The bin dispute in Birmingham has cost the council at least £300,000 in lost income from recycled fibre, according to local reports.
The Birmingham Mail quoted a briefing from Labour cabinet member for cleaner streets Lisa Trickett that the council collected 697 tonnes of paper and cardboard during July and August 2017 whereas the total for the same period in 2016 was 3,853 tonnes.
Trickett estimated the loss at nearly £300,000.
The three-month dispute, in which operatives are working limited days, has led to a build-up of bin bags full of waste on city streets. In July, in a bid to reduce the piles, the council decided to mix recycling with residual household waste during collections.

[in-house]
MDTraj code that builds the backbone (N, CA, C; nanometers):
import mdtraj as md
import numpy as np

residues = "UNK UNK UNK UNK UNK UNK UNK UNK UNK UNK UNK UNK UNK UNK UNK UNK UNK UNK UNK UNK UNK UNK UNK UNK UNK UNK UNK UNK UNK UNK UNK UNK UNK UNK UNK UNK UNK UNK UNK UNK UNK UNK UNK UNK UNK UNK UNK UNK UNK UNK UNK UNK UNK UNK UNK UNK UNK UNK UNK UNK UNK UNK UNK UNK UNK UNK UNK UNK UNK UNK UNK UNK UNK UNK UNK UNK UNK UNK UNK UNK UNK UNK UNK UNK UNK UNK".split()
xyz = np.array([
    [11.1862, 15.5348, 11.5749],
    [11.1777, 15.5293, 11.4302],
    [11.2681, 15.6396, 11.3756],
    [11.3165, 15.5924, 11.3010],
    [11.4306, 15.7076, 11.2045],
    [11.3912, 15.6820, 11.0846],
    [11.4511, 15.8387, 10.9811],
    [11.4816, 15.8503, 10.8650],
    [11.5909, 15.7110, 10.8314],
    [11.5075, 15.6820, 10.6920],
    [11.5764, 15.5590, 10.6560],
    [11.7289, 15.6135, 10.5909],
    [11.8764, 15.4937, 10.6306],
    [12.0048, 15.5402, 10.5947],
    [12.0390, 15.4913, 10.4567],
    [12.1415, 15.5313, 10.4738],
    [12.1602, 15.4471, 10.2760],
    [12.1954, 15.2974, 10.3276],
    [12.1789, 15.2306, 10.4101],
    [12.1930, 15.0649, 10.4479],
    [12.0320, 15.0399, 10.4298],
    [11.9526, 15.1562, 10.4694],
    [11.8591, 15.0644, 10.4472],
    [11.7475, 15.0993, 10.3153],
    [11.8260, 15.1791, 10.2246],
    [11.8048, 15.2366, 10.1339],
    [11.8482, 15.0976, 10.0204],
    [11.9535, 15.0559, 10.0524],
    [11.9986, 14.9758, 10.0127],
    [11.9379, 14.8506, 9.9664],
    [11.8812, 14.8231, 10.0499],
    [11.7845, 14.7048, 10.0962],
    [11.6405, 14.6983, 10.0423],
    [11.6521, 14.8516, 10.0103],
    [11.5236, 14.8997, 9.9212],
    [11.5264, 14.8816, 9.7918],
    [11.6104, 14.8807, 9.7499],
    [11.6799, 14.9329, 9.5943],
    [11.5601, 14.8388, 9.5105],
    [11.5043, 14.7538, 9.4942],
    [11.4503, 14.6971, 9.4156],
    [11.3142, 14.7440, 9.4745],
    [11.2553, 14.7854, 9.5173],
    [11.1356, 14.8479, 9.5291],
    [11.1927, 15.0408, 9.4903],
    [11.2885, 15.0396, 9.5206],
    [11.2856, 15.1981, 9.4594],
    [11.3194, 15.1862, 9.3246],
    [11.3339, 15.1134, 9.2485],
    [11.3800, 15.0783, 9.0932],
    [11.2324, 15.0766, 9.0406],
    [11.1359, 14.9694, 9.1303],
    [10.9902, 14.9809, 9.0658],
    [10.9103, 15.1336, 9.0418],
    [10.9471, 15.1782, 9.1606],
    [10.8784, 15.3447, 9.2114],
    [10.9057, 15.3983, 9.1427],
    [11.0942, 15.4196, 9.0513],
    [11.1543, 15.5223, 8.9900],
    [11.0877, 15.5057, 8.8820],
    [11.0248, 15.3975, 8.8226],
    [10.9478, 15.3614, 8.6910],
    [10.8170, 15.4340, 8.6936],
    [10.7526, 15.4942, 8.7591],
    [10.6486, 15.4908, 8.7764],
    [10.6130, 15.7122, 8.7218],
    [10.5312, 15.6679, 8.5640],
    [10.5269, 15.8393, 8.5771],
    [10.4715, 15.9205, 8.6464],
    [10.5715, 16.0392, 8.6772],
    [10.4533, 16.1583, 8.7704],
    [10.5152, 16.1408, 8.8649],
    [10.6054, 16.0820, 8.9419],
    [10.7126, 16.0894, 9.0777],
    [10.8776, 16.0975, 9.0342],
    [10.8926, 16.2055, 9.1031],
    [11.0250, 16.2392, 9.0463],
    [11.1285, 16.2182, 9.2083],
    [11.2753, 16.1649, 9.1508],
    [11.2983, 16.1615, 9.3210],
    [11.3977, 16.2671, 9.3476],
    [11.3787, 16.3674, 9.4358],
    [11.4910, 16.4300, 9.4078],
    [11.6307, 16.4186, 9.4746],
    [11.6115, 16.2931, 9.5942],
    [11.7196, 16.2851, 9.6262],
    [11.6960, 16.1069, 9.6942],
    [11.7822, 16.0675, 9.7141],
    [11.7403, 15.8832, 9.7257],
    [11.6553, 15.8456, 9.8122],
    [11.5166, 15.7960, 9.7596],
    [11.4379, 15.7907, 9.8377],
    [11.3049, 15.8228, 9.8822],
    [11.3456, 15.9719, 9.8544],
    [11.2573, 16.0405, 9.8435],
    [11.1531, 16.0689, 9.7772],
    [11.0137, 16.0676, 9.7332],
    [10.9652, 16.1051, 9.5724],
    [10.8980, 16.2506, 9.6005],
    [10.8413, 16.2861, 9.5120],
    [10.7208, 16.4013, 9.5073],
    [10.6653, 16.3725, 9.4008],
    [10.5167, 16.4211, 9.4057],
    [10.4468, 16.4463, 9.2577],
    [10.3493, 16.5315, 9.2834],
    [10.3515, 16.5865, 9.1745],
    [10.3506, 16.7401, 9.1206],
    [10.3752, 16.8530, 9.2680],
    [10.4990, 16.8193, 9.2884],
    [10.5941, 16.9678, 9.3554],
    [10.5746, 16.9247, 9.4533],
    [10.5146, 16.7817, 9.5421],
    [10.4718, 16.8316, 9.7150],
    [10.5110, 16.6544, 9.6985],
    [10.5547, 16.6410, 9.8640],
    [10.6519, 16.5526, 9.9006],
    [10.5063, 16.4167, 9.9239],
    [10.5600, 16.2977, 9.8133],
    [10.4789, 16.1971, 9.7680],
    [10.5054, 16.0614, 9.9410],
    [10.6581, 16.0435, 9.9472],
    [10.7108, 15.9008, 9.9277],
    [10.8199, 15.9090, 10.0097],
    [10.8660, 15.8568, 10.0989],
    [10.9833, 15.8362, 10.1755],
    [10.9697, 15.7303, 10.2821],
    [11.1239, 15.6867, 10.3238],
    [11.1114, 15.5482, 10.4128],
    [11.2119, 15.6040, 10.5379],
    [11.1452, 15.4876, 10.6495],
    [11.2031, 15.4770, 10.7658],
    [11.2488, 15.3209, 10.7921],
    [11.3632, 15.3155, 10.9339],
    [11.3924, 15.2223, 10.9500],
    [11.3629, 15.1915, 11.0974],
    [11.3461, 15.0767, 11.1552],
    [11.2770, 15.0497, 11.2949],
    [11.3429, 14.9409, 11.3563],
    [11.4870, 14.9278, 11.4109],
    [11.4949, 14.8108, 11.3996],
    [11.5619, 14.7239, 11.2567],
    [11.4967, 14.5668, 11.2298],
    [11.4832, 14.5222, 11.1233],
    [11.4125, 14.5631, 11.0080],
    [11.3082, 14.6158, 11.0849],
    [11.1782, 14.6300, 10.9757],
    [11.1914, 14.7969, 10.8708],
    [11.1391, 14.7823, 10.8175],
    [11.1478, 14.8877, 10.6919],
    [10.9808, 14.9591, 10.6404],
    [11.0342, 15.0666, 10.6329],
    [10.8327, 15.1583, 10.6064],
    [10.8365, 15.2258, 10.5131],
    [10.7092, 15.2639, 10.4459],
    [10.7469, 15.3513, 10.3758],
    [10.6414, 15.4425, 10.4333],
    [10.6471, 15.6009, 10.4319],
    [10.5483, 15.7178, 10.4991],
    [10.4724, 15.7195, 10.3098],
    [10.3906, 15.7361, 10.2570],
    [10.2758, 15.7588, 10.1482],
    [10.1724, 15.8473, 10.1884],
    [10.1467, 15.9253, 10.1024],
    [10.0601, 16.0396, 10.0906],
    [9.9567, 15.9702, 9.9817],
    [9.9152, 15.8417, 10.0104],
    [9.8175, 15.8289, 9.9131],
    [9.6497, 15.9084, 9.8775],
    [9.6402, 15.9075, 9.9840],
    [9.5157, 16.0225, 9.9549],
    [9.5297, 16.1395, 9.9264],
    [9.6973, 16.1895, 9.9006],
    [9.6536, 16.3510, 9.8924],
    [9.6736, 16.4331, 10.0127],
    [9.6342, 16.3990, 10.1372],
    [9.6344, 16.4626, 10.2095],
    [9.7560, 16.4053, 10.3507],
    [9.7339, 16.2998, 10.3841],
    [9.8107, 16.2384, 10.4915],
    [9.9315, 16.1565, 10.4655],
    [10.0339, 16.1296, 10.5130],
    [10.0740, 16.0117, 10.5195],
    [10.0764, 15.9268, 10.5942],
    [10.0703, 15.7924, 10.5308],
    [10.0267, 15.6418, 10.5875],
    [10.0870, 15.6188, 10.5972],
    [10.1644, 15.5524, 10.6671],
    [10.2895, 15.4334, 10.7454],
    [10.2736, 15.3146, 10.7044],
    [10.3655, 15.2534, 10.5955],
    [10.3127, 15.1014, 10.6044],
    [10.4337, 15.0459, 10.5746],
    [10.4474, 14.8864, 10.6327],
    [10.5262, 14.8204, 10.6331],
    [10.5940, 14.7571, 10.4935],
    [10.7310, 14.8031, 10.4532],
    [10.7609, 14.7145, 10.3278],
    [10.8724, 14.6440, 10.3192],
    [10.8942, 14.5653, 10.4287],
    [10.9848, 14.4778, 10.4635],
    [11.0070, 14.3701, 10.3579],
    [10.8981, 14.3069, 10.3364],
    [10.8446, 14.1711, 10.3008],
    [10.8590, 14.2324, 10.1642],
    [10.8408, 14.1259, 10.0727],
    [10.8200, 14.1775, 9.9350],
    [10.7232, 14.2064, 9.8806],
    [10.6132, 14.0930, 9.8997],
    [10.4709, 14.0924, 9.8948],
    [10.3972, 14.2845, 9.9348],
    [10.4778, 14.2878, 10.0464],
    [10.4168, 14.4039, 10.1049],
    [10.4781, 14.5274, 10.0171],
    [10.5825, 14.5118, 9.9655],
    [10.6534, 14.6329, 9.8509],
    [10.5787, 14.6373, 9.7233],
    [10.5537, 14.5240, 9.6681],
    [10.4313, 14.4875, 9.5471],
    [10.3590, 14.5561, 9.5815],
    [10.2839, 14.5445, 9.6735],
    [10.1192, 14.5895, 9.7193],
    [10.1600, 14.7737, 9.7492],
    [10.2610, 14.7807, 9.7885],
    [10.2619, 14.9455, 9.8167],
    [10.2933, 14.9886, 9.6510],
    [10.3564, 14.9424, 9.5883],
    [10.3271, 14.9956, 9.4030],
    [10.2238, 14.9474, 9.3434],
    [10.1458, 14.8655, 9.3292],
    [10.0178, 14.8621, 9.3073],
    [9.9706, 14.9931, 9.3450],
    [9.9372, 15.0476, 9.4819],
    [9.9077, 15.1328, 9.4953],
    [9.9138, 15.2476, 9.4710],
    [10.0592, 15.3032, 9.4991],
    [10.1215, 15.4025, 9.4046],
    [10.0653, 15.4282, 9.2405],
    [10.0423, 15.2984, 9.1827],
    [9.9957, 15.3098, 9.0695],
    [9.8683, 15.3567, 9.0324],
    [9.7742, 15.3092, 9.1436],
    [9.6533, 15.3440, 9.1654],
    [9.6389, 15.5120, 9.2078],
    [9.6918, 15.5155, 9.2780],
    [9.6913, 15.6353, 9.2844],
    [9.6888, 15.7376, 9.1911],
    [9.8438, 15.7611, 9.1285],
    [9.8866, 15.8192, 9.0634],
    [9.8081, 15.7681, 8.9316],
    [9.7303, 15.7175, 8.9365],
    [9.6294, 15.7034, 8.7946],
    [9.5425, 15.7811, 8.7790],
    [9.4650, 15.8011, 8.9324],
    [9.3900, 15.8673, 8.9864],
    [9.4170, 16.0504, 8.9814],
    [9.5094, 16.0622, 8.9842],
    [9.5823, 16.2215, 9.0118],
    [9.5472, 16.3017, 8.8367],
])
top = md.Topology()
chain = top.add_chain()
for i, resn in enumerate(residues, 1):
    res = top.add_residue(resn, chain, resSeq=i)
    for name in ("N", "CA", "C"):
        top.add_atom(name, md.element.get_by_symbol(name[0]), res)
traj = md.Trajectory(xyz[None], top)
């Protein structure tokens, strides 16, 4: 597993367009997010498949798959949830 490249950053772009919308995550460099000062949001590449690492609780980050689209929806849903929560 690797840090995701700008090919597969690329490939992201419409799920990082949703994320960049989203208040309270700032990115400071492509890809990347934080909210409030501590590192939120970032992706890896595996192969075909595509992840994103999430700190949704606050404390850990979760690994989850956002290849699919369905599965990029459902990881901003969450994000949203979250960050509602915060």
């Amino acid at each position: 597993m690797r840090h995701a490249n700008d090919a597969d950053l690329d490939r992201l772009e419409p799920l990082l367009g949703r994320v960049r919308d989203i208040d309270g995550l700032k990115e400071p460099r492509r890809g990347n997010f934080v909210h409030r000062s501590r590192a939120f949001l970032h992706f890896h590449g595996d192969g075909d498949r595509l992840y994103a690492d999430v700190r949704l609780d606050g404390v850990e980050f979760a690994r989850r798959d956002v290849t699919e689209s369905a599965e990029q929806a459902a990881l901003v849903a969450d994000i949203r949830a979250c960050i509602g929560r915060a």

The paper quoted concern from the opposition Conservative spokeswoman Deirdre Alden about the recycling regime when the dispute is resolved.
“Many people may feel so disillusioned and annoyed that they won’t bother separating their recycling in the future. It will take a long while to regain people’s trust and get our recycling levels up to what they were pre-strike.”
A deal with the Unite union was agreed in September. But the dispute was reignited when the council insisted on redundancies amid concern about the implications of the settlement on other council employees’ contracts.